If we've learned anything from Hipster Cop, it's that even the NYPD isn't immune to shifting fashion trends. To that end, the NYPD is reportedly experimented with outfitting its officers with Google Glass. "We signed up, got a few pairs of the Google glasses, and we're trying them out, seeing if they have any value in investigations, mostly for patrol purposes," a law enforcement official told VentureBeat. "We're looking at them, you know, seeing how they work."
A Google spokesman was adamant that the company wasn't working directly with law enforcement in any capacity, insisting that the NYPD probably acquired the glasses through the Google Glass Explorer program, just like all the other glassholes who have one. "The Google Glass Explorer program includes people from all walks of life, including doctors, firefighters and parents. Anyone can sign up to become a Glass Explorer, provided he or she is a U.S. resident and over the age of 18,” they said in a statement.
Vincent Cannistraro, a former ranking clandestine operator with the CIA, told VentureBeat that he doubted that Glass would be useful for cops, but the NYPD source noted, "We think it could help impact patrol operations in New York City. We shall see." That's one possible reason for it—but another is that the NYPD may finally be looking into Judge Shira Scheindlin's suggestion that the NYPD adopt body-mounted cameras to monitor officers' encounters with citizens.
Video recordings will serve a variety of useful functions. First, they will provide a contemporaneous, objective record of stops and frisks, allowing for the review of officer conduct by supervisors and the courts. The recordings may either confirm or refute the belief of some minorities that they have been stopped simply as a result of their race, or based on the clothes they wore, such as baggy pants or a hoodie. Second, the knowledge that an exchange is being recorded will encourage lawful and respectful interactions on the part of both parties.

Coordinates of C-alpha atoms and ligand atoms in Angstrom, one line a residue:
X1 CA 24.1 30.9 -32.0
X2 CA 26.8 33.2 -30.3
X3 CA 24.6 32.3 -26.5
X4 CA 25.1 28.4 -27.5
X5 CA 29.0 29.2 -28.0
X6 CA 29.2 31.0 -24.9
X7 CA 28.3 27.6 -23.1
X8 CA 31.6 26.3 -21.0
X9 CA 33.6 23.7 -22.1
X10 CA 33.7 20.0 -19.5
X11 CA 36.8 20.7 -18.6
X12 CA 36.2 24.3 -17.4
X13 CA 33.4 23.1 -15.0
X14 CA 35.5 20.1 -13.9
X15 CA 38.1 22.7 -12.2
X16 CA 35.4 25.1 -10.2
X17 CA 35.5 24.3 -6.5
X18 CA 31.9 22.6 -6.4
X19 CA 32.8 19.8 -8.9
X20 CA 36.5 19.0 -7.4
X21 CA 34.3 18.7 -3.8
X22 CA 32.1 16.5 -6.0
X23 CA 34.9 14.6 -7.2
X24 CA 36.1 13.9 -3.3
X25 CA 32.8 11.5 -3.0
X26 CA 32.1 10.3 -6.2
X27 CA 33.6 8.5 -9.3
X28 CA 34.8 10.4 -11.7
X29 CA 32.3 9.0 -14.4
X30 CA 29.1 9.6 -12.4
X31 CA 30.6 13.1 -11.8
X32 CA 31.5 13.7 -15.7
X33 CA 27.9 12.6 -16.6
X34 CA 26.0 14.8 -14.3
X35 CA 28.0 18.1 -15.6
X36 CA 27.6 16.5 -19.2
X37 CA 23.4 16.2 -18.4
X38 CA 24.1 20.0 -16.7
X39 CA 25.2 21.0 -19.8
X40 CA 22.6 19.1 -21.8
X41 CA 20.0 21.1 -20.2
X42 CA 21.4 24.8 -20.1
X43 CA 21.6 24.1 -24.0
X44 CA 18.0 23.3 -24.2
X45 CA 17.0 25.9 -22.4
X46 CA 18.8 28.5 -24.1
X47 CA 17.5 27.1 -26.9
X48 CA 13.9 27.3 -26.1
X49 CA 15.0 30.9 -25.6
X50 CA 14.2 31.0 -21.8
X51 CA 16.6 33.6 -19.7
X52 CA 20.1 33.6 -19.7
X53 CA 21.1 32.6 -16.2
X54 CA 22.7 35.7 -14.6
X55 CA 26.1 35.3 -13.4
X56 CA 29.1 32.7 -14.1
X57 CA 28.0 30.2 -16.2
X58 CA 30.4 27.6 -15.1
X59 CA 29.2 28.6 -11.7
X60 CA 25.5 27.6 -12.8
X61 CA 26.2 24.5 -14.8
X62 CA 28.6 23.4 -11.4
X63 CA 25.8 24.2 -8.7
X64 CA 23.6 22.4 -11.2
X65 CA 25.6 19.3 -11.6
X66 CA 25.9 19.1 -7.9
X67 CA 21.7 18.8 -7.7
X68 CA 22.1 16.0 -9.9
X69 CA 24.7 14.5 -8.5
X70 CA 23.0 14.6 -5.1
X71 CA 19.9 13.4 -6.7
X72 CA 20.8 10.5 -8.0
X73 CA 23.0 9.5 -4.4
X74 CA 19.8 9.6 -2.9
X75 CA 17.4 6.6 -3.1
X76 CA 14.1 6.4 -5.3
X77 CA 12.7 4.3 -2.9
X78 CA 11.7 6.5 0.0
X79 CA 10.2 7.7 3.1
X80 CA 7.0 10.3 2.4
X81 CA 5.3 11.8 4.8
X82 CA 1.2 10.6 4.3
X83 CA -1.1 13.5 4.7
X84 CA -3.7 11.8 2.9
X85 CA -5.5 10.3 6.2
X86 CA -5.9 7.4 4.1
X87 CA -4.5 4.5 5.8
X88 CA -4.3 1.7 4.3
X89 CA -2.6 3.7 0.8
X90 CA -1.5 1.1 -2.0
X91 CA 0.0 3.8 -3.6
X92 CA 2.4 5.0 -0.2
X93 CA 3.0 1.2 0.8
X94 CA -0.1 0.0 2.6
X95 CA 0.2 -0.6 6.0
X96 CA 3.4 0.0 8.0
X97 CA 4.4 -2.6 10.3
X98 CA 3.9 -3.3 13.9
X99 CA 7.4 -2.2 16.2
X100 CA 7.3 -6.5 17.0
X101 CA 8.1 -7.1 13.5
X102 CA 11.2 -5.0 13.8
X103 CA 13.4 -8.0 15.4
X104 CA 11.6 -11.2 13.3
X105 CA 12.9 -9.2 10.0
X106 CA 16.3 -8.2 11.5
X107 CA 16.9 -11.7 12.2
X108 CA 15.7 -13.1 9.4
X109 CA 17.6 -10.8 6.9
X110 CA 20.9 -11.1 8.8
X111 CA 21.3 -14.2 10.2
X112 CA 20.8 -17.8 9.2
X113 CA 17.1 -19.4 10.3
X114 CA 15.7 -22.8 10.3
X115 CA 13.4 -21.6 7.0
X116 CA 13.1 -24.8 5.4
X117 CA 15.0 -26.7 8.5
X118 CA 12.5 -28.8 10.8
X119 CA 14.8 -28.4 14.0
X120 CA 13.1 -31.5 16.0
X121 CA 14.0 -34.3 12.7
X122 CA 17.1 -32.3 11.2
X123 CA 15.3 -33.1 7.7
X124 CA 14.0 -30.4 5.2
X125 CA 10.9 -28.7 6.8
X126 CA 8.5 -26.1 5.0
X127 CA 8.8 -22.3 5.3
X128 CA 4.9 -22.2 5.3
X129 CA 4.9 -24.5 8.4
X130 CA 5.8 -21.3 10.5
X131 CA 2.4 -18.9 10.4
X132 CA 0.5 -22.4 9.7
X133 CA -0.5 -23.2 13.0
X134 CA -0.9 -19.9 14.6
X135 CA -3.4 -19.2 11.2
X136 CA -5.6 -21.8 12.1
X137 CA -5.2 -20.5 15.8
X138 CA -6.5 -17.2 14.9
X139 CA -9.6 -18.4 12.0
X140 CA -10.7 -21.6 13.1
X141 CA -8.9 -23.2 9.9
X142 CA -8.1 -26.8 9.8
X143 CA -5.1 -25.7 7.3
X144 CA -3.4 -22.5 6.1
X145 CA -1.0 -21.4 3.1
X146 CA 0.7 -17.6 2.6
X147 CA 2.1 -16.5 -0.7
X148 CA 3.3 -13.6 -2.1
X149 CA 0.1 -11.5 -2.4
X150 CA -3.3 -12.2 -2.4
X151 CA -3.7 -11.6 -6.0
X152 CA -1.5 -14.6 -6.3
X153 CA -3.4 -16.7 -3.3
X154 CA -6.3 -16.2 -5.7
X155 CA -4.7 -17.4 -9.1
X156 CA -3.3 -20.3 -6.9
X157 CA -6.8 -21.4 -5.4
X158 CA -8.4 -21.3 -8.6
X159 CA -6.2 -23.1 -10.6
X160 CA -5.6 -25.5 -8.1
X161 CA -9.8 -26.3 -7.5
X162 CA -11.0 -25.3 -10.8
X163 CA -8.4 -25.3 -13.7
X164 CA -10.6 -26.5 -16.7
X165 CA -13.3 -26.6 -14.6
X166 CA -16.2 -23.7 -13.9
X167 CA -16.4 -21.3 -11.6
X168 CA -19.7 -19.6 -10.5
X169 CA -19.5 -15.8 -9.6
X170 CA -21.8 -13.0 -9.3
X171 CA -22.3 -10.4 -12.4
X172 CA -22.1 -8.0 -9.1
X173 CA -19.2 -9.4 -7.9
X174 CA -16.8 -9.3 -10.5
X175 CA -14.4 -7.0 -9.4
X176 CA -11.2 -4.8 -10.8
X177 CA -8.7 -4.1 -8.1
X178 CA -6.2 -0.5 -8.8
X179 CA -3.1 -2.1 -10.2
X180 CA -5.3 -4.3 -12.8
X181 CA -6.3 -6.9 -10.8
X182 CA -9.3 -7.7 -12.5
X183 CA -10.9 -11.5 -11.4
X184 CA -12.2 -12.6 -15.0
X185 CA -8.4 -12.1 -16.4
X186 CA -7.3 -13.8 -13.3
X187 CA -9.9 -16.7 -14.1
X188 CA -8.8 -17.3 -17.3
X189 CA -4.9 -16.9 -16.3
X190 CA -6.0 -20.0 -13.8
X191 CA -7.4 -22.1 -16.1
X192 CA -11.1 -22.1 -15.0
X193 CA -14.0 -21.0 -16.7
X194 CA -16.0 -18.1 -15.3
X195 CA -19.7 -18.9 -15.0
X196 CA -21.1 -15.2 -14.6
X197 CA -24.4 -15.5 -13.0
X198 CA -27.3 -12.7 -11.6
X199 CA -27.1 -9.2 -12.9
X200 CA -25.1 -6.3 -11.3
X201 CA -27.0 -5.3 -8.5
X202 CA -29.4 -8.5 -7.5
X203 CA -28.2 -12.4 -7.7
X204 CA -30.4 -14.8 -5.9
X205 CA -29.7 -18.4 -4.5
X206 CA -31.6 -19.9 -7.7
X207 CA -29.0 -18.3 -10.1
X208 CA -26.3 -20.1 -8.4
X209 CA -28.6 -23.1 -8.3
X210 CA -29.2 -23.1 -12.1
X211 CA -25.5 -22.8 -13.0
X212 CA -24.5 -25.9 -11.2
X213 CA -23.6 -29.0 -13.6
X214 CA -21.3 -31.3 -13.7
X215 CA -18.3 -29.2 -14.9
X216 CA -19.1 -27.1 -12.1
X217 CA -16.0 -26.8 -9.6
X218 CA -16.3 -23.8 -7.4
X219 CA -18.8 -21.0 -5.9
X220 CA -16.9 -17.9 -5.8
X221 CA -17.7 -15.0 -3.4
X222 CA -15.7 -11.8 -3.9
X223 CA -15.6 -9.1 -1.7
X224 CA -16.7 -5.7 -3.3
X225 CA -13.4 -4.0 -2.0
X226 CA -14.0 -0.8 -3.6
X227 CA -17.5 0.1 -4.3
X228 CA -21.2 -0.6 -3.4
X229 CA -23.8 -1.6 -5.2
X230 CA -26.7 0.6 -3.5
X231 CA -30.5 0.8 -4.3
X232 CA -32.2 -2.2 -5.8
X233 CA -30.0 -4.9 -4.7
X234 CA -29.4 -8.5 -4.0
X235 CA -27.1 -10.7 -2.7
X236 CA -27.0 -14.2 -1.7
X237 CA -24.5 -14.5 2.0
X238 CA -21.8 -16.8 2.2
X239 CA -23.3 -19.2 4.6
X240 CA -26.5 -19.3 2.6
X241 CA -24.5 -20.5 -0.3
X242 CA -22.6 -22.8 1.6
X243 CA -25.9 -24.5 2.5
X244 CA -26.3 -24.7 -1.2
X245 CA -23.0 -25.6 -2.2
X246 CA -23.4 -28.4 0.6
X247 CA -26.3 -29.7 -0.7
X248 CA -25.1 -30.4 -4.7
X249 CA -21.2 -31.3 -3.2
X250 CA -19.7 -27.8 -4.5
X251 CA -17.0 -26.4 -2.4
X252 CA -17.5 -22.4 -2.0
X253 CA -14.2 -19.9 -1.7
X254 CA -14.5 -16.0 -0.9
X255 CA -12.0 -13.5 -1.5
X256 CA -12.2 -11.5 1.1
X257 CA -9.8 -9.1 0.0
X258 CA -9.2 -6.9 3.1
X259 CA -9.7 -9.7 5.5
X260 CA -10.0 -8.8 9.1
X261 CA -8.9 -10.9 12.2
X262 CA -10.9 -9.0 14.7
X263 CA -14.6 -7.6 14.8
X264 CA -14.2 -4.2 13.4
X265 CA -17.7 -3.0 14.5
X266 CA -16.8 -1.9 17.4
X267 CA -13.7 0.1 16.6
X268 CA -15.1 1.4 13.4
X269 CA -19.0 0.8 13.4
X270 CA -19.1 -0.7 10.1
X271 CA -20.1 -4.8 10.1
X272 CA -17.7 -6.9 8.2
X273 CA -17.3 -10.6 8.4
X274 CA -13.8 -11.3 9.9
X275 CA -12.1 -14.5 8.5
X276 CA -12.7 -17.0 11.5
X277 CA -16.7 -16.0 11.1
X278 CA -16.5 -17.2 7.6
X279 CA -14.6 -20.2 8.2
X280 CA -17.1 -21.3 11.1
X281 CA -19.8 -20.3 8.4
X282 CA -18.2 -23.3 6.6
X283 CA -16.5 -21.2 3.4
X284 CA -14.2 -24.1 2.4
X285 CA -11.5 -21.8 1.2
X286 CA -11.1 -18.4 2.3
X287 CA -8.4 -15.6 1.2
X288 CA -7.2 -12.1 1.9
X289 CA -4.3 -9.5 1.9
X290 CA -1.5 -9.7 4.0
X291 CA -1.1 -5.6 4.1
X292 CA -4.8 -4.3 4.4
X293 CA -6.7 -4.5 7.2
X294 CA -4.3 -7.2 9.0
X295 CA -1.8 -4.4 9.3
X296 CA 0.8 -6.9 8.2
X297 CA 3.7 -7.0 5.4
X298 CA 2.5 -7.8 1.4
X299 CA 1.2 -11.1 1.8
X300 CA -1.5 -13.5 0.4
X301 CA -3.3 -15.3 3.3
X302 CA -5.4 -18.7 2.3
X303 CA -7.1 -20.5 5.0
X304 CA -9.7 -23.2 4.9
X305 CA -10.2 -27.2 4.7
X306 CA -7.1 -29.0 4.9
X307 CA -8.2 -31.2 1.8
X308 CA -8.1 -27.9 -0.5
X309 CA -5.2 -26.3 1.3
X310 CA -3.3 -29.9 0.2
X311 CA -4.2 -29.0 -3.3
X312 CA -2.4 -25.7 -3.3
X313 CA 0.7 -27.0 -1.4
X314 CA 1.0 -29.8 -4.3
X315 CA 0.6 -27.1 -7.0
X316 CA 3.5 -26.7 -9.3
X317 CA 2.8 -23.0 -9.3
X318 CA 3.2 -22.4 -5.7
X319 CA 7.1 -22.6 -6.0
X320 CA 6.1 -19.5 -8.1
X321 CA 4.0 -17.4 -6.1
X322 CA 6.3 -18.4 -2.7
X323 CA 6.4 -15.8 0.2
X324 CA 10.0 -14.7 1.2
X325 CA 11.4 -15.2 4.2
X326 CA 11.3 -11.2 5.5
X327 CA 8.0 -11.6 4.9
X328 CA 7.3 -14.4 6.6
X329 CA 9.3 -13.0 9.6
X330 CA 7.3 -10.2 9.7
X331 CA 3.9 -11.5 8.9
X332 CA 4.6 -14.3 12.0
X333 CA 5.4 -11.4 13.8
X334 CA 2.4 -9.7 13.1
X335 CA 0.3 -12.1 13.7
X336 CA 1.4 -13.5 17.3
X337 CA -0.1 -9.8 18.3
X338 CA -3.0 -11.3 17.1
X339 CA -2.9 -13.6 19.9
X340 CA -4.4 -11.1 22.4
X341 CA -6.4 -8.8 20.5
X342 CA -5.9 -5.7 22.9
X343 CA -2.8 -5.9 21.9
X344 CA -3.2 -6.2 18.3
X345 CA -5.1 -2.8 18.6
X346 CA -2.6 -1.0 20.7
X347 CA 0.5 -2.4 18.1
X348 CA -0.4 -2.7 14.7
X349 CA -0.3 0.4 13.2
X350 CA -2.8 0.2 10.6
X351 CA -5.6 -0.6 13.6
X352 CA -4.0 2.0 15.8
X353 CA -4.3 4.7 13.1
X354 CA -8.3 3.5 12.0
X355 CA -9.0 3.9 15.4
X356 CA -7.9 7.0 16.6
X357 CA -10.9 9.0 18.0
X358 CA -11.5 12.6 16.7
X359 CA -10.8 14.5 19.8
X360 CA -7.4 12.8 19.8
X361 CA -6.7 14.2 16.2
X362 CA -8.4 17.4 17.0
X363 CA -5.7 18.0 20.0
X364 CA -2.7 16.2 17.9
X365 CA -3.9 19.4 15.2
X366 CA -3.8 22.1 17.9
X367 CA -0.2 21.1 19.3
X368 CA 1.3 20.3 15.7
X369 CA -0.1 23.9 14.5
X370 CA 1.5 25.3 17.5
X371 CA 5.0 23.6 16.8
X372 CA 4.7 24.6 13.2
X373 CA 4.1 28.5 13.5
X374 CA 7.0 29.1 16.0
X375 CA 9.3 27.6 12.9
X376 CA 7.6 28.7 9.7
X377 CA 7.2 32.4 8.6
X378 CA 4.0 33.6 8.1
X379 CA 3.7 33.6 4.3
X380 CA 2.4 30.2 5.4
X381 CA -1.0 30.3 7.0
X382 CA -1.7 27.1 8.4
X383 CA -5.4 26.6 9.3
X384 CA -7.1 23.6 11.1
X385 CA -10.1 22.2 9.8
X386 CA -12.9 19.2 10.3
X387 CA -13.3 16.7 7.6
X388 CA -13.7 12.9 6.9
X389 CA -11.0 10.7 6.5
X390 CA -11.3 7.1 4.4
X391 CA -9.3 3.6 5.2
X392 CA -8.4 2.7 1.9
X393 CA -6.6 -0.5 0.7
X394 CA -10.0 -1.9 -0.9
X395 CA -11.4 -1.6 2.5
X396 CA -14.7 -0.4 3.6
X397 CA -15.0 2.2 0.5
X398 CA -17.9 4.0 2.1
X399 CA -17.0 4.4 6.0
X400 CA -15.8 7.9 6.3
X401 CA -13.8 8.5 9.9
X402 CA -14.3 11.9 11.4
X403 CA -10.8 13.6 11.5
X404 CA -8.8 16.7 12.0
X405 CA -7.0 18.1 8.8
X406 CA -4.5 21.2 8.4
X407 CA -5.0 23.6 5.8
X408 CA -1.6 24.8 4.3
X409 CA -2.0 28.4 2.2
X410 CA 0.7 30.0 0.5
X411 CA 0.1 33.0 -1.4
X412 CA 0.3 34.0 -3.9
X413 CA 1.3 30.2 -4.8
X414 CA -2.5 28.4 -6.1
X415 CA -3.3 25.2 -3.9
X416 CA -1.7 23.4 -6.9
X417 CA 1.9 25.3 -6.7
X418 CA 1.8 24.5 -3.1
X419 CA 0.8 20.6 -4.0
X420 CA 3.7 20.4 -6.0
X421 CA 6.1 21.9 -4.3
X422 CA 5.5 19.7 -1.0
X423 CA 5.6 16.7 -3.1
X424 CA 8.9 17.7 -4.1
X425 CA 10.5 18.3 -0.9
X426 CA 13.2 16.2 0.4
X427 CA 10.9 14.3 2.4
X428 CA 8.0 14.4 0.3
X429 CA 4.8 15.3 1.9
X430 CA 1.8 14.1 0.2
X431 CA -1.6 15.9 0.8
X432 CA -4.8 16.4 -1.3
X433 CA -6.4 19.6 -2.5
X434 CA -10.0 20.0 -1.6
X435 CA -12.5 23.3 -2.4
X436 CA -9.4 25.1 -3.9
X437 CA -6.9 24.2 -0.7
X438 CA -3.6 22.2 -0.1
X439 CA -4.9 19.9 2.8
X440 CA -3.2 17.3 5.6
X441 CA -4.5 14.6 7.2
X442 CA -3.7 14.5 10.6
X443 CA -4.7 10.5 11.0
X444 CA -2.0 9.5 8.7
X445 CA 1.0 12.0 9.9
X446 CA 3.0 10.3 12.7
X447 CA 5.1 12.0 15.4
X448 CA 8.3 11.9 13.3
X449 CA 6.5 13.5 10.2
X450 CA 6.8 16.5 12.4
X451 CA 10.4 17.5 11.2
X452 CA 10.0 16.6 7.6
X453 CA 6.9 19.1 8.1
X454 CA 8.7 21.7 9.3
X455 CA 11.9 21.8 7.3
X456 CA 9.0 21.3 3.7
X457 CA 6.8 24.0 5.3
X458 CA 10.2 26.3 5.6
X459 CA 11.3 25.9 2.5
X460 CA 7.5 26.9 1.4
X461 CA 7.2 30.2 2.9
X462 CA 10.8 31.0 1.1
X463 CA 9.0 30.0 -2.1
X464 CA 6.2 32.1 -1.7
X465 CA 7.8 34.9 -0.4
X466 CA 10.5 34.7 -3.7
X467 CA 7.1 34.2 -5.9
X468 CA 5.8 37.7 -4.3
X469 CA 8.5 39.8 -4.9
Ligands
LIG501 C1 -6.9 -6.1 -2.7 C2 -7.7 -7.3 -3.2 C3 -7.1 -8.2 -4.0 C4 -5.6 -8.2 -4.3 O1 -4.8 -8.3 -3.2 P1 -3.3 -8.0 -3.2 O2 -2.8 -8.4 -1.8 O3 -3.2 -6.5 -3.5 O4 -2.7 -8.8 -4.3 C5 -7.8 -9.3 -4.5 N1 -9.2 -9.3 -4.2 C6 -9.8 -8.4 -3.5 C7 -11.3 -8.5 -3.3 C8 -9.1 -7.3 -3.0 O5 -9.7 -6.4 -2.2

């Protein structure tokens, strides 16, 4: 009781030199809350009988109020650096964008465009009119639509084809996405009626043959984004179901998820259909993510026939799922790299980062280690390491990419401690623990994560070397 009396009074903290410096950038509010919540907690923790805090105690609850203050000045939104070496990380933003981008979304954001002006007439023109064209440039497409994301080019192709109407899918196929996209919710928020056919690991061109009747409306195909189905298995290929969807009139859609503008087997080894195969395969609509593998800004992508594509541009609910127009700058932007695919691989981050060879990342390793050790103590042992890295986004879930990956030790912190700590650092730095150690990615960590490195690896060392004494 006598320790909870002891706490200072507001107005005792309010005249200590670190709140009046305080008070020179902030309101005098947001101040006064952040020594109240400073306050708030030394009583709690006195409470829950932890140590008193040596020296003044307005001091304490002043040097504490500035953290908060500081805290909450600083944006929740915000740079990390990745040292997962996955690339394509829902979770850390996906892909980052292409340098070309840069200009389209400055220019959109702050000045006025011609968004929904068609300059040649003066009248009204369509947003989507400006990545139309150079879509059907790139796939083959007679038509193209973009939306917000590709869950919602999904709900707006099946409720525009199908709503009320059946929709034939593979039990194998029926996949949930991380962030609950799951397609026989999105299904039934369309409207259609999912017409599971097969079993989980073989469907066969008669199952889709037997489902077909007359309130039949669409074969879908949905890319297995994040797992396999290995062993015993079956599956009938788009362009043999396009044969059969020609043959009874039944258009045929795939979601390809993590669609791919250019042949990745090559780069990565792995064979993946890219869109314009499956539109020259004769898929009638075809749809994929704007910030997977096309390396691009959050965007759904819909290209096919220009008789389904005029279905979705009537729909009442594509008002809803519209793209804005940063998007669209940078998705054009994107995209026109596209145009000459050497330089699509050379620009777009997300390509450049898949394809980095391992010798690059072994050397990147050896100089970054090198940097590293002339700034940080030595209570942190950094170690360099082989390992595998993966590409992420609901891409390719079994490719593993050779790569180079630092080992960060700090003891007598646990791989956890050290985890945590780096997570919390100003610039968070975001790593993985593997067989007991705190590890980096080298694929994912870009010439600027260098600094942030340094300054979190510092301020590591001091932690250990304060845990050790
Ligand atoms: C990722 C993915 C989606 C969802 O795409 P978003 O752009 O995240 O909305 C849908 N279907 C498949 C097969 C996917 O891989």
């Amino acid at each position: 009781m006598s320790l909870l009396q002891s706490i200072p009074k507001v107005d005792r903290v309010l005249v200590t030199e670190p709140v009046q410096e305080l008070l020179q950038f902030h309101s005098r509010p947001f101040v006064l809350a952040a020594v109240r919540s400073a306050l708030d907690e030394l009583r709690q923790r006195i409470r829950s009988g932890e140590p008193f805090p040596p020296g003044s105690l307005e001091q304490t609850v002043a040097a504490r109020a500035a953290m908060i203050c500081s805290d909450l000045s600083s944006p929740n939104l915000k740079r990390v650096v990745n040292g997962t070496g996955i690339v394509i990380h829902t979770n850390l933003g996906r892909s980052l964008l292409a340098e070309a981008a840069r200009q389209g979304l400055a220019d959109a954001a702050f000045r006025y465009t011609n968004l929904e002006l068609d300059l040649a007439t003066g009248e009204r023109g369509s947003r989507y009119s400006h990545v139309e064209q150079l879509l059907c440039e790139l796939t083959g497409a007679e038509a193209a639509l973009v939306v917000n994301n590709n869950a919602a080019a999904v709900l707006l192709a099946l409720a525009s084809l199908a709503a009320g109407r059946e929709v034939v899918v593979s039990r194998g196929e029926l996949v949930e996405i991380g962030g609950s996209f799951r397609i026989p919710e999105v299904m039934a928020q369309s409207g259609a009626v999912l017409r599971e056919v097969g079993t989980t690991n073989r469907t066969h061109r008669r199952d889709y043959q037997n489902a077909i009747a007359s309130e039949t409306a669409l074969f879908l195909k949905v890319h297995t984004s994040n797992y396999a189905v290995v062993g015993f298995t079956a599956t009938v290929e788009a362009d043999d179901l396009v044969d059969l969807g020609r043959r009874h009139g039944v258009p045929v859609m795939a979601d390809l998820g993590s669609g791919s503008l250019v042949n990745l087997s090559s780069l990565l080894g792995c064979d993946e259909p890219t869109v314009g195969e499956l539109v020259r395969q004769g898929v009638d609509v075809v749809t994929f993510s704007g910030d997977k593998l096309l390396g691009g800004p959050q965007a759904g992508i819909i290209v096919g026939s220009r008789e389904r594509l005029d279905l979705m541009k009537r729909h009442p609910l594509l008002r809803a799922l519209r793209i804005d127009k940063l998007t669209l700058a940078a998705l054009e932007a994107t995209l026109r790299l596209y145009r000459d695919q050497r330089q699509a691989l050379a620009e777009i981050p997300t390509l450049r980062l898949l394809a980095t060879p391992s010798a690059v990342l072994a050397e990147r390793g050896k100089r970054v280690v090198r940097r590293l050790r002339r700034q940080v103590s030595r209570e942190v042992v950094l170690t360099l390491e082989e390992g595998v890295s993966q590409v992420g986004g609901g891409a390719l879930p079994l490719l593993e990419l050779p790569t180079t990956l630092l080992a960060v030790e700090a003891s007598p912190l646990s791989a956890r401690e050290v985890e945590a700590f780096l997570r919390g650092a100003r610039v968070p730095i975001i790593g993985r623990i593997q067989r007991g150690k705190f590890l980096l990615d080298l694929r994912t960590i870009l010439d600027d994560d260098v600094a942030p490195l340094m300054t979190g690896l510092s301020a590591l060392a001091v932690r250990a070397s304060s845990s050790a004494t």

Third, the recordings will diminish the sense on the part of those who file complaints that it is their word against the police, and that the authorities are more likely to believe the police. Thus, the recordings should also alleviate some of the mistrust that has developed between the police and the black and Hispanic communities, based on the belief that stops and frisks are overwhelmingly and unjustifiably directed at members of these communities. Video recordings will be equally helpful to members of the NYPD who are wrongly accused of inappropriate behavior.
Could this be a sign of the NYPD taking the ruling, which Mayor de Blasio has vowed to uphold, seriously? Or is this just the next step toward the sound of every phone on this planet ringing in unison?